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Naftali Cohn, PhD

Professor, Religions and Cultures
Chair, Religions and Cultures


Naftali Cohn, PhD
Office: S-R 105 
R Annex,
2050 Mackay
Phone: (514) 848-2424 ext. 5734
Email: naftali.cohn@concordia.ca
Website(s): Academia Page

Naftali Cohn’s research focuses on Jewish Ritual. In his earlier work, he draws out the rhetorical force of literary choices made in the late-second century text, the Mishnah, in describing how ritual used to be performed in the Jerusalem Temple. His work on the Mishnah more widely explores the relationship between narrative, memory, ritual and gender and the self-construction of the rabbinic authors as authoritative legal figures. Currently he is preparing a book manuscript on the understanding of ritual in this ancient text as interpreted through the lenses of ritual theory, affect theory,and intersectional feminism. In addition, he is beginning a SSHRC-funded research project on the representation of Jewish ritual in recent film and television.He also continues to work on a smaller project on engaging Equity, Diversity,Inclusion, and Decolonizing insights into the pedagogy of the field of religious studies.

 

Educaton

PhD (University of Pennsylvania)

Research interests

Ritual, Ritual Theory, Jewish Ritual in Film and Television, Intersectional Feminist Interpretation, Narrative Theory, Ancient Jewish Texts, Mishnah, Cultural History, Textual Interpretation

Traditions

Judaism

Field areas

Judaism
Religion and Popular Culture (Film, Television)
Religions and Cultures in Late Antiquity
Women, Gender, and Sexuality


Teaching activities

Current Graduate Classes

Methods in the Religions and Cultures (Fall 2021)
Food, Sex, and Death in Judaism (Winter 2020, Fall 2022)
Introduction to the Talmud (Fall 2017)

Current Undergraduate Classes

Sex, Gender, and Jews (Winter 2022)
Moses Throughout the Ages (Rebels, Leaders, Saints) (Winter 2020)


Selected publications

“Mishnah as Utopia,” in What is Mishnah?, edited by Shaye JD Cohen, David Stern, and Noah Feldman, forthcoming.

“Ritual in the Mishnah,” in Ritual in Judaism, ed. Oliver Leaman, Routledge, forthcoming

"Bikkurim"; "Tamid"; and "Middot," translations and annotation/commentary, in The Oxford Annotated Mishnah, edited by Shaye JD Cohen, Robert Goldenberg, and Hayim Lapin, Oxford University Press, 2022

“The Complex Ritual Dynamics of Individual and Group Experience in theTemple, as Imagined in the Mishnah,” AJS Review 43,2 (November 2019):293–318

“Sacred Space in the Mishnah: From Temple to Synagogue and … City,” in Actes ducolloque La question de la «sacerdotalisation» dans le jadaïsme chrétien, lejudaïsme synagogal et le judaïsme rabbinique, ed. Simone C. Mimouni and Louis Painchaud, 85–121. Turnhout: Brepols, 2018.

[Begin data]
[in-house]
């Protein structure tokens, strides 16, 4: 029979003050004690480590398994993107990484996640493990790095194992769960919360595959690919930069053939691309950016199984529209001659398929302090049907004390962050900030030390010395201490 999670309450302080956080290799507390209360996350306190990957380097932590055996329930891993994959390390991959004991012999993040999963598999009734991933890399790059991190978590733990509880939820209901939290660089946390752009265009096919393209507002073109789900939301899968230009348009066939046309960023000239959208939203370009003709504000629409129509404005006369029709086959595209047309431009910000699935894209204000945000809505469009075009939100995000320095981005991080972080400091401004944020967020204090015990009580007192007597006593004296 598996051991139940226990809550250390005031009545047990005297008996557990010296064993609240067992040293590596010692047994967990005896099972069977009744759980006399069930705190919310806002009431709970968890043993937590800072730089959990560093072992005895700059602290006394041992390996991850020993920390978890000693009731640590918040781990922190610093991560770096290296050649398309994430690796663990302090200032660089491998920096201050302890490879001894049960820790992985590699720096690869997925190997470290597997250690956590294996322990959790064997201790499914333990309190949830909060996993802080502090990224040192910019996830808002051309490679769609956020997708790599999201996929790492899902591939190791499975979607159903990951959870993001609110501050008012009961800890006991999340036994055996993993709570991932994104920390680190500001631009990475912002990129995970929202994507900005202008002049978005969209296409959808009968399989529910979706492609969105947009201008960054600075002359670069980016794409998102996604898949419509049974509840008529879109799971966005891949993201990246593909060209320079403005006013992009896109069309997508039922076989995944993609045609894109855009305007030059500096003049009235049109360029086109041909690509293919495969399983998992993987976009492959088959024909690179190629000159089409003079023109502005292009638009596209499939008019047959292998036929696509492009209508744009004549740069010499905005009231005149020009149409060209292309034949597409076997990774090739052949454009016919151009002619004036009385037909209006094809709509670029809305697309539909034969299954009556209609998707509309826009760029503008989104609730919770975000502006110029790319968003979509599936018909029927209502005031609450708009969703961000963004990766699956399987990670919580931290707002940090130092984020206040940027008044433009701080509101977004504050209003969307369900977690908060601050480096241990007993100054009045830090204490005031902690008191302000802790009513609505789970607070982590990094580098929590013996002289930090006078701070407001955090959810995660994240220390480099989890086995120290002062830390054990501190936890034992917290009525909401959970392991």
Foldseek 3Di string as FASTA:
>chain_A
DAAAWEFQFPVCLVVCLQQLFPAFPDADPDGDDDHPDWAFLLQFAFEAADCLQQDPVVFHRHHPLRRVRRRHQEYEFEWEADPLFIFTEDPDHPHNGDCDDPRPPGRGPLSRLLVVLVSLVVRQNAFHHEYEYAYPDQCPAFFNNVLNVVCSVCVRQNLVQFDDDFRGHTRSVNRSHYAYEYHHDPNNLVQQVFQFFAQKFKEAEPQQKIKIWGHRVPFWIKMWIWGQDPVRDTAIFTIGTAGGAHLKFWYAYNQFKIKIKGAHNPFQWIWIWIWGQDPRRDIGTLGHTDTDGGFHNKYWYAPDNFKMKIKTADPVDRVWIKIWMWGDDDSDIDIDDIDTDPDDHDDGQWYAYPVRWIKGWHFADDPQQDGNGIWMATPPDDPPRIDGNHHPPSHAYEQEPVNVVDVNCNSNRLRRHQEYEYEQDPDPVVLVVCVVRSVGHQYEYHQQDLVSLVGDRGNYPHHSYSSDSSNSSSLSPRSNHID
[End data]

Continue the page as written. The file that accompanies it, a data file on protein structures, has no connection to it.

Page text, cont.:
“Ritual Failure,Ritual Success, and What Makes Ritual Meaningful in the Mishnah,” in Religions Studies and Rabbinics, edited by Elizabeth Shanks Alexander and Beth A. Berkowitz, 158–72. New York:Routledge, 2017.

“The Tabernacle, the Creation, and the Ideal of and Orderly World,” http://thetorah.com/tabernacle-creation-and-the-ideal-of-an-orderly-world/

“Heresiology in the Third Century Mishnah: Arguments for Rabbinic Legal Authority and the Complications of a Simple Concept.” Harvard Theological Review 108 (2015): 508–529.

History,Memory, and Jewish Identity. Co-edited with Ira Robinson and Lorenzo DiTommaso. Boston: Academic Studies Press, 2015. 
 
“Sectarianismin the Mishnah: Memory, Modelling Society, and Rabbinic Identity.” In History, Memory, and Jewish Identity,edited by Ira Robinson, Naftali S. Cohn, and Lorenzo DiTommaso. Boston:Academic Studies Press, 2015, 31–54.     

“What to Wear: Women’s Adornment and Judean Identity in the Third Century Mishnah.”In Dressing Judeans and Christians in Antiquity, edited by Kristi Upson-Saia, Alicia J. Batten, and Carly Daniel-Hughes, 21–36. Surrey: Ashgate, 2014.     

The Memory of the Temple and the Making of the Rabbis, University of Pennsylvania Press, 2012.

"Domestic Women: Constructing and Deconstructing a Gender Stereotype in the Mishnah." In From Antiquity to the Postmodern World: Contemporary Jewish Studies in Canada, edited by Daniel Maoz and Andrea Gondos, 38-61. Newcastle upon Tyne: Cambridge Scholars Publishing, 2011.

"When Women Confer with Rabbis: On Male Authority and Female Agency in the Mishnah." Journal of Textual Reasoning, 6,2 (March 2011) online journal

"Rabbis as Jurists: On the Representation of Past and Present Legal Institutions in the Mishnah." Journal of Jewish Studies, 60.2 (Fall 2009): 245-263.

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